You hear variations of that slogan – you can cover up three shortcomings if you are white – all over Asia. But Chao-Yuan Tsen sees whitening as a form of self-hatred and racial inferiority. She's Secretary General of the Awakening Foundation, a women's rights organization: "The beauty industries in Taiwan emphasize different skin tones. They say if you can be as white as Japanese and Western women, you can be as beautiful as a cherry blossom. I think this promoting this kind of image that they create doesn't make women any happier. It actually creates more anxiety."
Anxiety that's deeply ingrained in the fabric of Asian society. Beijing-based author Lijia Zang knows this firsthand, and writes about it in her recent memoir 'Socialism is Great': "I have often been called a "peasant girl". Even my sister sometimes calls me a peasant girl. I don't think my father liked me very much because I was not a pretty child. I was dark, and I remember he said to me repeatedly that I was not their natural daughter. They picked me up from a coal dump, which was why my skin was so dark."
Across much of Asia, long held views about class superiority help explain the appeal of skin whitening. So says Anne Rose Kitagawa, assistant curator of Japanese Art at Harvard's Sackler Museum. She cites the 11th century Japanese epic "The Tale of Genji" that she says tells the story of a raunchy prince and his descendents: "They had many late night trysts with women who they almost never saw in direct light. And the feminine ideal during the Han period for women of the court was almost unearthly light white skin. Sort of large, moon-like, roundish faces, long, long black hair. And so you can see how a culture that maintained that as an early ideal might continue on with an ideal that light skin equals beauty."
That ancient ideal has been reinforced by modern Western culture. And it can be seen in the faces of Western models gazing from the giant billboards along the route of the commuter train that snakes through downtown Tokyo. The billboards also include white-skinned Asians with porcelain colored faces. Across Asia, the pressure to be white is pushed by relentless advertising, from Japan to Korea to India. This ad for skin whitening products features one of India’s biggest movie stars: Shah Rukh Khan – who says that you, too, can be successful in life and love if your skin color is a lighter shade of pale.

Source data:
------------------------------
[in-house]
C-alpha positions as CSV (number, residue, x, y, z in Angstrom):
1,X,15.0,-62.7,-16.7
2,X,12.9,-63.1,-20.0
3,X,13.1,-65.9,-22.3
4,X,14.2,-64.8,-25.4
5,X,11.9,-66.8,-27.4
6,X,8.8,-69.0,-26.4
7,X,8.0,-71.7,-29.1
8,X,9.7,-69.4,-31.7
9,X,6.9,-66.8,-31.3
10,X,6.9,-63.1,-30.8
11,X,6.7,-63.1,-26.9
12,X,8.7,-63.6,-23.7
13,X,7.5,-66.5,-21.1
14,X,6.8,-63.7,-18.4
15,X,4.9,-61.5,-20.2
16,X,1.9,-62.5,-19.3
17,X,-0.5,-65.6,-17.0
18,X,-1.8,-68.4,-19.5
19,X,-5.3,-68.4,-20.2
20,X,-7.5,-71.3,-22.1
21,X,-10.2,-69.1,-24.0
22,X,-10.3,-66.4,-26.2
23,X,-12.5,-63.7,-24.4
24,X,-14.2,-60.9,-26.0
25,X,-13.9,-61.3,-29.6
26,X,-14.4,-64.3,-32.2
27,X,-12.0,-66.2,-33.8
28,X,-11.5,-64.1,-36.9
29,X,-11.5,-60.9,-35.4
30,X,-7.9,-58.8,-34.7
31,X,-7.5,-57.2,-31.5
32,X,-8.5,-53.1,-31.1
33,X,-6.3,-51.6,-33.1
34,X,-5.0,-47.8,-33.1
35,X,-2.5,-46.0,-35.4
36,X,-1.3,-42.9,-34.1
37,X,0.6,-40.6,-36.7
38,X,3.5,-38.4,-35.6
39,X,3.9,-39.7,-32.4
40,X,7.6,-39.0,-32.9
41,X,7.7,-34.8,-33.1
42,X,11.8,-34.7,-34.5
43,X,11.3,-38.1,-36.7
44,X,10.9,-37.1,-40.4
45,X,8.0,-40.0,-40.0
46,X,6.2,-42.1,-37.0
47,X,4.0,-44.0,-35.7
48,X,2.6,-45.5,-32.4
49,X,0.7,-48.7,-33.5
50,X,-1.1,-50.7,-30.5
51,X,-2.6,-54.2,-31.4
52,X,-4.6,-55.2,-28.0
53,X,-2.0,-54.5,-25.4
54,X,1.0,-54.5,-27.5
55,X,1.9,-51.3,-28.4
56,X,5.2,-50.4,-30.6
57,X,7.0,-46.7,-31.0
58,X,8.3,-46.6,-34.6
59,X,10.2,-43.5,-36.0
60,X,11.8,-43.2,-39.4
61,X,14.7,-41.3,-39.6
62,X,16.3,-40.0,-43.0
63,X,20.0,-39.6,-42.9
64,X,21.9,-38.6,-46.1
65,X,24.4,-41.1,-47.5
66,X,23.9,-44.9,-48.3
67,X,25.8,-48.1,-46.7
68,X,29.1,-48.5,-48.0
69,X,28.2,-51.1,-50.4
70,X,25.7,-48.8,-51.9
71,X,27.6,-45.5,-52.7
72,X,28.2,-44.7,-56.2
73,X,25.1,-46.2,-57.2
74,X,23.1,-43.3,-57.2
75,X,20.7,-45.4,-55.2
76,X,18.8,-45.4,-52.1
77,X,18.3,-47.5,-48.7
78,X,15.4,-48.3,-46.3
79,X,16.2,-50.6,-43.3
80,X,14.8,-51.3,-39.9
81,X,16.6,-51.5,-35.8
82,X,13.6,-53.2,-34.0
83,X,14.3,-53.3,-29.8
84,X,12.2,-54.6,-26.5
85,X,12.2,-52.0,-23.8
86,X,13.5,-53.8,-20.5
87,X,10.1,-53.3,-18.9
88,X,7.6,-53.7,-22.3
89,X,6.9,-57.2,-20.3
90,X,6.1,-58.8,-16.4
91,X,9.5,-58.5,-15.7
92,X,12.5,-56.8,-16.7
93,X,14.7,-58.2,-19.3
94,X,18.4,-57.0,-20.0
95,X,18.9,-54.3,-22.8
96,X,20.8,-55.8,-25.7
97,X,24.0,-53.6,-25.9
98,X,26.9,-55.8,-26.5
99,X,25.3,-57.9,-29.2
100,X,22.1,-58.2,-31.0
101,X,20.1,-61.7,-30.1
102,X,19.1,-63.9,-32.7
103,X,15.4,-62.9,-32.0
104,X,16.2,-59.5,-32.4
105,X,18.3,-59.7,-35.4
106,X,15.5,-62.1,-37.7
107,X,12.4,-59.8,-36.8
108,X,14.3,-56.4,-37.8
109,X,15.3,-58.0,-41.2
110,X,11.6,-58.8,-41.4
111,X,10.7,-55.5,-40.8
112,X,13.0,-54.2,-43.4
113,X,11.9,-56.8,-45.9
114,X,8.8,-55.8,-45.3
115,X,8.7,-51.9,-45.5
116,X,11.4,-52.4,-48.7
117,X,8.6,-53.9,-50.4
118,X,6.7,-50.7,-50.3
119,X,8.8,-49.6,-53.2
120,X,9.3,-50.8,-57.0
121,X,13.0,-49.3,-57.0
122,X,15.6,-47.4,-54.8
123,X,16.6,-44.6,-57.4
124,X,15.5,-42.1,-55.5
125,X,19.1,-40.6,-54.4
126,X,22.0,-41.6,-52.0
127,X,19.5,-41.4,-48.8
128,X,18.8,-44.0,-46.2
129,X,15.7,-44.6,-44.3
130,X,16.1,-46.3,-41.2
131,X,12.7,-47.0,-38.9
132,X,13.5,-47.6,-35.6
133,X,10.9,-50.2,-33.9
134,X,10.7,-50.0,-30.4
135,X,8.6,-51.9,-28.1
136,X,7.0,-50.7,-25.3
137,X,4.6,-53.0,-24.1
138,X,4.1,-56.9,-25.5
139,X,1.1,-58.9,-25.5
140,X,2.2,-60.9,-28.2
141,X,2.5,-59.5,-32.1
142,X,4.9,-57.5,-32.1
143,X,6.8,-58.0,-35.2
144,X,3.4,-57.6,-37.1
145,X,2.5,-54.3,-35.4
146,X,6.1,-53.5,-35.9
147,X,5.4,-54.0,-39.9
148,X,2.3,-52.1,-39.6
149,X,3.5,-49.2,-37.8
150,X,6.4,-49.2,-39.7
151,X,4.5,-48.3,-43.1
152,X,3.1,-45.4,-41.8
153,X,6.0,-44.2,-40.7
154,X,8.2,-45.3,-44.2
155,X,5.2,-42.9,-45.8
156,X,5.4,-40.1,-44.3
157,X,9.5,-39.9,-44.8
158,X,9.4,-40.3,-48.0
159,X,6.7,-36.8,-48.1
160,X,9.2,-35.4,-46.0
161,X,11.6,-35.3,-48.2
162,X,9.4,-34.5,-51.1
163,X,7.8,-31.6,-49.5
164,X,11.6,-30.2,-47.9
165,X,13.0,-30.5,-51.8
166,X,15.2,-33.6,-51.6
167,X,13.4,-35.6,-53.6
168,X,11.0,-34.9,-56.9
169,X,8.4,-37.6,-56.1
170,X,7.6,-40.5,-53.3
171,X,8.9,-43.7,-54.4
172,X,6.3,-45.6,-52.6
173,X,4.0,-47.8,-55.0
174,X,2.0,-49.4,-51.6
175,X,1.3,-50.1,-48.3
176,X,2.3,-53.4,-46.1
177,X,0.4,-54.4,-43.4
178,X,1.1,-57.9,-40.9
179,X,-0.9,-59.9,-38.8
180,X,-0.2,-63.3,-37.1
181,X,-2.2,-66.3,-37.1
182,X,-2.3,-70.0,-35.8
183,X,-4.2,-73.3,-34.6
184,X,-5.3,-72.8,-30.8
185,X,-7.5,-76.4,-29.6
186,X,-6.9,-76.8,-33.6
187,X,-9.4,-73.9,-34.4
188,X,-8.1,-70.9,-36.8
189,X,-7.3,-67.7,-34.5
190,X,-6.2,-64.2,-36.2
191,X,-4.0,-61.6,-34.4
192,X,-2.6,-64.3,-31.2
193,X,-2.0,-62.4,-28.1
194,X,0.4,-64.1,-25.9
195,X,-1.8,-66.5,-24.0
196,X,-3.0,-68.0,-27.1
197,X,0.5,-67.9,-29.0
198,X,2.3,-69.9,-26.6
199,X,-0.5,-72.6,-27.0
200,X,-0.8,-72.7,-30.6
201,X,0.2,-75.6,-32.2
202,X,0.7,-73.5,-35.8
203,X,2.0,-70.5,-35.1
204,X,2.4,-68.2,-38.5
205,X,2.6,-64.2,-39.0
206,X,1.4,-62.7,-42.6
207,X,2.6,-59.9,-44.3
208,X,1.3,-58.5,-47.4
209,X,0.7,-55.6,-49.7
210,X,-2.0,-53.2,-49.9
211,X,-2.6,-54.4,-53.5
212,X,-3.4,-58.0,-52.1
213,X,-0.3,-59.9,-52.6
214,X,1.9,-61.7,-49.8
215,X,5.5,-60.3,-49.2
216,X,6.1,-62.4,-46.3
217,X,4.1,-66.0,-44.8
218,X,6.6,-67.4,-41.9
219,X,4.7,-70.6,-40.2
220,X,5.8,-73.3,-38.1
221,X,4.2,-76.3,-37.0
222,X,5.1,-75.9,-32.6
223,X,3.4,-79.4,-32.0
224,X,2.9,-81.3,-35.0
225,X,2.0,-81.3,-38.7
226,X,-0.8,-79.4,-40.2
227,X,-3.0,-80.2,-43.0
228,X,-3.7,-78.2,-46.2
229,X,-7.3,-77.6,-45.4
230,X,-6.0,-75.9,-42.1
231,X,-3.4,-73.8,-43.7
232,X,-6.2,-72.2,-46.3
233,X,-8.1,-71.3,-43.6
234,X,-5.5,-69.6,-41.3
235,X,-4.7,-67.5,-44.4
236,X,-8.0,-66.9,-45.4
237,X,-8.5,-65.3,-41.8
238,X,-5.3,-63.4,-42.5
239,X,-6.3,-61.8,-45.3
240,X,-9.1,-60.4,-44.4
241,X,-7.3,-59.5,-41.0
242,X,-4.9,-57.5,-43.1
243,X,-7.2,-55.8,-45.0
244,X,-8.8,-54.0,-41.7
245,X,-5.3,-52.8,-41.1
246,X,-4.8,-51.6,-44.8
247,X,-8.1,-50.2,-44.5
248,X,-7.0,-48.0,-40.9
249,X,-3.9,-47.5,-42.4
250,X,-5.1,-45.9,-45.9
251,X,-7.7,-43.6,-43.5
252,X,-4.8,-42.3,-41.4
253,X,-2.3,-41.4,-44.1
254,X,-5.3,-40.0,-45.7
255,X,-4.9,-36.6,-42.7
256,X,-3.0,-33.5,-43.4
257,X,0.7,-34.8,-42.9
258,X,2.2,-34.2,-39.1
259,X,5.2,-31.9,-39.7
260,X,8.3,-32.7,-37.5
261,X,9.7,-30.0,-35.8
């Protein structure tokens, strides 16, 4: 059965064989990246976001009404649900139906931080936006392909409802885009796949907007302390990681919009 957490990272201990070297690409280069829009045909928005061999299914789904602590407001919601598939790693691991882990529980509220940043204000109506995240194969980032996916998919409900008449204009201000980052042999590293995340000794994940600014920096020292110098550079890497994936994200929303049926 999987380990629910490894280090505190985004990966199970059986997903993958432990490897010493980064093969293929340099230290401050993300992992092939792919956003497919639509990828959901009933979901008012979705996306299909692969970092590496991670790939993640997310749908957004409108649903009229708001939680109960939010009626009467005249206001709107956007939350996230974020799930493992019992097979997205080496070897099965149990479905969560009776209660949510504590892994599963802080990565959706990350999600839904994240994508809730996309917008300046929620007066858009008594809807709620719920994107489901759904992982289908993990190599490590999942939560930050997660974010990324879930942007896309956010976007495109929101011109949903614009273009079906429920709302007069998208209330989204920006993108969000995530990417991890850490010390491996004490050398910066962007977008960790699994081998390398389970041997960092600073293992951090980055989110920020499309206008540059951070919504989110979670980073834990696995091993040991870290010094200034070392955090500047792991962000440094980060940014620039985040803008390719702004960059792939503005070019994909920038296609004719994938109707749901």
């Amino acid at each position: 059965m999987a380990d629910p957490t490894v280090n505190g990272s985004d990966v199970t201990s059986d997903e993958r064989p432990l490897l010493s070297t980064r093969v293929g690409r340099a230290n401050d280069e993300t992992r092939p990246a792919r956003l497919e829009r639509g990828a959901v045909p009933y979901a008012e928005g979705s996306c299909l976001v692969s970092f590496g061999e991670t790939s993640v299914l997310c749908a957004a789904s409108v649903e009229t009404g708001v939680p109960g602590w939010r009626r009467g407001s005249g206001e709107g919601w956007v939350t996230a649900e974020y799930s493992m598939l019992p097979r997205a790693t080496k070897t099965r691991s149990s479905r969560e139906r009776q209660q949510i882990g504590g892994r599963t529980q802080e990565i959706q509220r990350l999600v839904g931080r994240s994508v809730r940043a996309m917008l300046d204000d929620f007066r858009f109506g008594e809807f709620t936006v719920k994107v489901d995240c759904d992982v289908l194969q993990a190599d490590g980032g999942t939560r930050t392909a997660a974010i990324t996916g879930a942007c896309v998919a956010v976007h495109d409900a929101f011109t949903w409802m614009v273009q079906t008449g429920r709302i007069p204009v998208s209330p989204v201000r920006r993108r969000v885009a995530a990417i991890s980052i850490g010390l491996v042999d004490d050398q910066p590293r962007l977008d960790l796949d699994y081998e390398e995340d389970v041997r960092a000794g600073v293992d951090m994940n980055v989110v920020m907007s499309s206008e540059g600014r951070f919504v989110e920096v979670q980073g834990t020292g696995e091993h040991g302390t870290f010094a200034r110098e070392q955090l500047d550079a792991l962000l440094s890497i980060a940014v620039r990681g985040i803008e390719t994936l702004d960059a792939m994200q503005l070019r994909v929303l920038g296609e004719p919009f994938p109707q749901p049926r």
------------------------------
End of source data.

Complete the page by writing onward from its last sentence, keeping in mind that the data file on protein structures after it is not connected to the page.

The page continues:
Tarun Khanna of the Harvard Business School and author of the book "Billions of Entrepreneurs" says many Indians believe a fair complexion is the key to finding a successful partner: "In the marriage market, fairness is a big, big deal. You can go to the websites that are marriage brokers and the very fact that most of the matrimonial ads will present people as being fair skinned or not indicate that it is an attribute that the market values."
Indeed. Of the more than 200 personal ads I surveyed online, 192 Indian men and women either described themselves as fair skinned or said they were looking for a partner who was. It's a common desire across Asia. On the streets of Beijing, with translation assistance from a young writer, Mia Lee, a reddish-hued migrant worker from Central China was asked what he thought was the secret to happiness.
He wants a girlfriend with pale skin.
Which is why you see advertisements for skin whitening products just about everywhere here. Author Lijia Zang says it’s another sign of China's emerging middle class and the social pressures faced by women trying to enter the professional work force: "So for some women, even those who don’t think white is particularly beautiful, but in order to go far in a career, in order to attract a good boyfriend, they try to put on whitening cream."